During the first half of the 19th century, the Navajo chief’s blanket became an important trade item among members of the Arapaho, Cheyenne, Kiowa, Sioux, and Ute tribes. Worn around the shoulders like large, banded shawls, Navajo chief’s blankets were expensive garments, commanding as much as one hundred buffalo hides or twenty horses in trade. The term “chief blanket” came into use because only the highest-ranking members of the Plains tribes had the resources necessary to trade for these blankets.
Chief’s blankets were woven by Navajo women, whose skill at spinning, dying, designing, and weaving woolen wearing blankets was unsurpassed. Between 1800 and 1840, Navajo chief’s blankets featured simple, horizontal striped patterns in blue, brown, and white handspun yarns. After the introduction of rectangular, target designs during the 1840s, and the subsequent introduction of concentric diamonds during the 1850s, Navajo chief’s blankets with no designs came to be known as “first phases.” Chief’s blankets with rectangular designs came to be known as “second phases,” and chief’s blankets with concentric diamonds came to be known as “third phases.”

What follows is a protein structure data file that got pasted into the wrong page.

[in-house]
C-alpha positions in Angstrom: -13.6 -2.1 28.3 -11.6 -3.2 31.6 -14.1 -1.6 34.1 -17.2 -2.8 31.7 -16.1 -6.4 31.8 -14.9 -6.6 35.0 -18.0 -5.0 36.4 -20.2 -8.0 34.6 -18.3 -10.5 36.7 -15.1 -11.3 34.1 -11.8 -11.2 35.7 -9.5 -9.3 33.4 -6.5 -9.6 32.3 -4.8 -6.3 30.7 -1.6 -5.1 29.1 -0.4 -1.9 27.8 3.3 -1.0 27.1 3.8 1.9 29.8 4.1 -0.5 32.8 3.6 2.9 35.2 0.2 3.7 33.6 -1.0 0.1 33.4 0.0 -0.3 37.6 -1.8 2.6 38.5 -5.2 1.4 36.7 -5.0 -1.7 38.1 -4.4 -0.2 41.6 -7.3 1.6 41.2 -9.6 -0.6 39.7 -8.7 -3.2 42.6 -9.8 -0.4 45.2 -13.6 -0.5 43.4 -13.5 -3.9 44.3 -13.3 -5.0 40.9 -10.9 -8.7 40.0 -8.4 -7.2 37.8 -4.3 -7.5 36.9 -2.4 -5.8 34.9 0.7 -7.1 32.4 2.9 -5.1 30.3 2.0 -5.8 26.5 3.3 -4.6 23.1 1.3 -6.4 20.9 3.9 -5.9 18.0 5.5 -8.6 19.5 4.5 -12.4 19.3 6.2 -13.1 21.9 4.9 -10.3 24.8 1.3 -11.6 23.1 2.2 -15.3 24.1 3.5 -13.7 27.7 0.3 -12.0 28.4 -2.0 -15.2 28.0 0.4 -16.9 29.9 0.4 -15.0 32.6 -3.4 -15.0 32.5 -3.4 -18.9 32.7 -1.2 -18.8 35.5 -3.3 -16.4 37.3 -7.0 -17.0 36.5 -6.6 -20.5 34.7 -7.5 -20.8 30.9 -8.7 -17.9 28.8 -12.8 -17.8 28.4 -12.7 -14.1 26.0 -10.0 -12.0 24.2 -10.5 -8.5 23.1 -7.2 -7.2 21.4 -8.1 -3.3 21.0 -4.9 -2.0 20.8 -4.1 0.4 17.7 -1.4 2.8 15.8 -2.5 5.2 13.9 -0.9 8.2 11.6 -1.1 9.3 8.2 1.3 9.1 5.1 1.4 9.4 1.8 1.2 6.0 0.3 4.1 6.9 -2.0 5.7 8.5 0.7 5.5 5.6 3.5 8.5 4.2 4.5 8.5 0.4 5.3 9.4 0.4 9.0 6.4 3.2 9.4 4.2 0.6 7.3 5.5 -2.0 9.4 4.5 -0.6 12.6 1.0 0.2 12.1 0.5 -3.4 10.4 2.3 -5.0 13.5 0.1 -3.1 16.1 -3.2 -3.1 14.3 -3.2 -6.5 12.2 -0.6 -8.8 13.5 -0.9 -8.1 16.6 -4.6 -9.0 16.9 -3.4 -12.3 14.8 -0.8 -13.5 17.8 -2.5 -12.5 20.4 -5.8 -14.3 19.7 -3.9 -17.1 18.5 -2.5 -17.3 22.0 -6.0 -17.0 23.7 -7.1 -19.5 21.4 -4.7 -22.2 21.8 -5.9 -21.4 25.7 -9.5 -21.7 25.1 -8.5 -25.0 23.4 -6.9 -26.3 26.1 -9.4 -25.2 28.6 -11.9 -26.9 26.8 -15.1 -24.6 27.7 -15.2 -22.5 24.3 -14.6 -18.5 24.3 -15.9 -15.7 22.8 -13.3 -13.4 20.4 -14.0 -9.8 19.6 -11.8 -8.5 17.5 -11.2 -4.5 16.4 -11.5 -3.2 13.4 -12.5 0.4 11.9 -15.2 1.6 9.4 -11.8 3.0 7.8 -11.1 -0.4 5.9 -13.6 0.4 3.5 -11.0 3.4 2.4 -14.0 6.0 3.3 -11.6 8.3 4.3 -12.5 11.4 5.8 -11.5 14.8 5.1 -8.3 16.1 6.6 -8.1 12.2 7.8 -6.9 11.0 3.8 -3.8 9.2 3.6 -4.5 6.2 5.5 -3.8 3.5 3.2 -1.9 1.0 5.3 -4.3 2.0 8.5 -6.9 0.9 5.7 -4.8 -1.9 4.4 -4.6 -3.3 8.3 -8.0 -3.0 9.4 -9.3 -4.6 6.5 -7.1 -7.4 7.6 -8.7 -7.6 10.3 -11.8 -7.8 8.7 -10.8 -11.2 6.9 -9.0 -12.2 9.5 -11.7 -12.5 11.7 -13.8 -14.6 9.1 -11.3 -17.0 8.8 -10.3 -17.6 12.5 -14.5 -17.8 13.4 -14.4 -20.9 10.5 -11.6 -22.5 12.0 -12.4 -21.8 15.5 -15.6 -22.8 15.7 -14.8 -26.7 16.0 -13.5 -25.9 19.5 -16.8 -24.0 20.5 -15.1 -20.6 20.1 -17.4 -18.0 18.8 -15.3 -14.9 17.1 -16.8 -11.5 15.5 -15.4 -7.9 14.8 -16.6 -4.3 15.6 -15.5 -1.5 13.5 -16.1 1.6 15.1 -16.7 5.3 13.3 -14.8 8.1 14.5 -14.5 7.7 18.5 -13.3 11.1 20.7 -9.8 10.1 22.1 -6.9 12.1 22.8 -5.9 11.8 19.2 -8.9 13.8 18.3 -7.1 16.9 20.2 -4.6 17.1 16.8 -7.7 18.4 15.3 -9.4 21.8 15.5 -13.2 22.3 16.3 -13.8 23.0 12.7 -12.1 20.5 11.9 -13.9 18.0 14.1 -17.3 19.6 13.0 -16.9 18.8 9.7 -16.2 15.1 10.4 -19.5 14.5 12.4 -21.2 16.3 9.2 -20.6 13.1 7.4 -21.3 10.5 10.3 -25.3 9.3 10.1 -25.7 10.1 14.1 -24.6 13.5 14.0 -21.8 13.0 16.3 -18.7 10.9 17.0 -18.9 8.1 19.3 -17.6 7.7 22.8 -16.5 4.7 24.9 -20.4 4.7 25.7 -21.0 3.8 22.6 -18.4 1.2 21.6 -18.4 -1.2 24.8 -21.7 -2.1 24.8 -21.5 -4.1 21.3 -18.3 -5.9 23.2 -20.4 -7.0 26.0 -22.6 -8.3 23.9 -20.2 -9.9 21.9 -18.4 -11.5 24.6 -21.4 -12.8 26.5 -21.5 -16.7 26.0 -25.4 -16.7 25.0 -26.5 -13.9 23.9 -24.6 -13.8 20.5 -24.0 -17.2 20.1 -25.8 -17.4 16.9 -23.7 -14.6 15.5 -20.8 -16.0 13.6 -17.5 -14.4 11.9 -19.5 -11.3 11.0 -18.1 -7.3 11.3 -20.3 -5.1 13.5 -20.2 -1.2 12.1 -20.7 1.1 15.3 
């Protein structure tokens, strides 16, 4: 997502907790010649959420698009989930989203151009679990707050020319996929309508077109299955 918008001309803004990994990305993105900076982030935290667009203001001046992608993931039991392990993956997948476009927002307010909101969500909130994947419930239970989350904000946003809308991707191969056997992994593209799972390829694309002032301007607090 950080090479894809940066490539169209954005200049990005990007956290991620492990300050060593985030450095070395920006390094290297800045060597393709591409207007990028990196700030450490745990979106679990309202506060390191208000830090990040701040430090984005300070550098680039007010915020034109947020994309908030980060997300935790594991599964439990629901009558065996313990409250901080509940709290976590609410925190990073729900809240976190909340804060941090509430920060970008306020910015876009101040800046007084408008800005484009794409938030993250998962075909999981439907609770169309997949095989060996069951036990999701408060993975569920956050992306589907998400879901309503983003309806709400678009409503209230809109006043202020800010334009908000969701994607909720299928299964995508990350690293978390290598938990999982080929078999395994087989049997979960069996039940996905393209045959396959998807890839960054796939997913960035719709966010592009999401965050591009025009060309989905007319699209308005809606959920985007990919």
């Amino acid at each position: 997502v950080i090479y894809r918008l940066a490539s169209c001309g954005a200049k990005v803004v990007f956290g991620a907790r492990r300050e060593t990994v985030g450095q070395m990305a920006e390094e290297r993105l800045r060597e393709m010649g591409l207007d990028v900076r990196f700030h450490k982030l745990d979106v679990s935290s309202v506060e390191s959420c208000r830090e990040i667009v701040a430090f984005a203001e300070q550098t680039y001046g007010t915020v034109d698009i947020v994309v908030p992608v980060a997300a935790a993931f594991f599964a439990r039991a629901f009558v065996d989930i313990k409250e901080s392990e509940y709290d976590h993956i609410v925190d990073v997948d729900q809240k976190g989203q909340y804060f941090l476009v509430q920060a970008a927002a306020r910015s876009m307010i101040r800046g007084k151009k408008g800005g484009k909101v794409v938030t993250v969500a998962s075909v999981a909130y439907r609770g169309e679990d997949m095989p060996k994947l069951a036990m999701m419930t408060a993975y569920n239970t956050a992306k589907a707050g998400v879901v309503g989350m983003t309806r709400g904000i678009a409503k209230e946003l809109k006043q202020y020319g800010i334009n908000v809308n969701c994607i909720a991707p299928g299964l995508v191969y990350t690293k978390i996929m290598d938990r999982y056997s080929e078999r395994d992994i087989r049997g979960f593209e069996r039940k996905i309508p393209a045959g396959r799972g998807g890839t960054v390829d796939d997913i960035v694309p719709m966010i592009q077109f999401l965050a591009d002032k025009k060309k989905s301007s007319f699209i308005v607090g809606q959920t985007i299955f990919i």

While first phase chief’s blankets were popular among Plains Indians, 19th century Anglo-Americans preferred the more colorful and decorative second and third phases to the stark horizontal bands of the first phase. As a result of that preference, very few first phases were collected by Anglo-Americans until the late 19th century, when their beauty and rarity were more fully appreciated.
Today, the appearance of a first phase chief’s blanket is a noteworthy event. This example displays all the hallmarks of a great first phase: the weave is fine, the handle is supple, the blues exhibit depth and luminosity, the browns are variegated, and the whites present a rich, ivory tone. This blanket’s surface speaks of its age, and of its use as a treasured garment. Its colors speak of a time when complexity and decoration were of less importance than contemplation and restraint.
Joshua Baer, December, 2003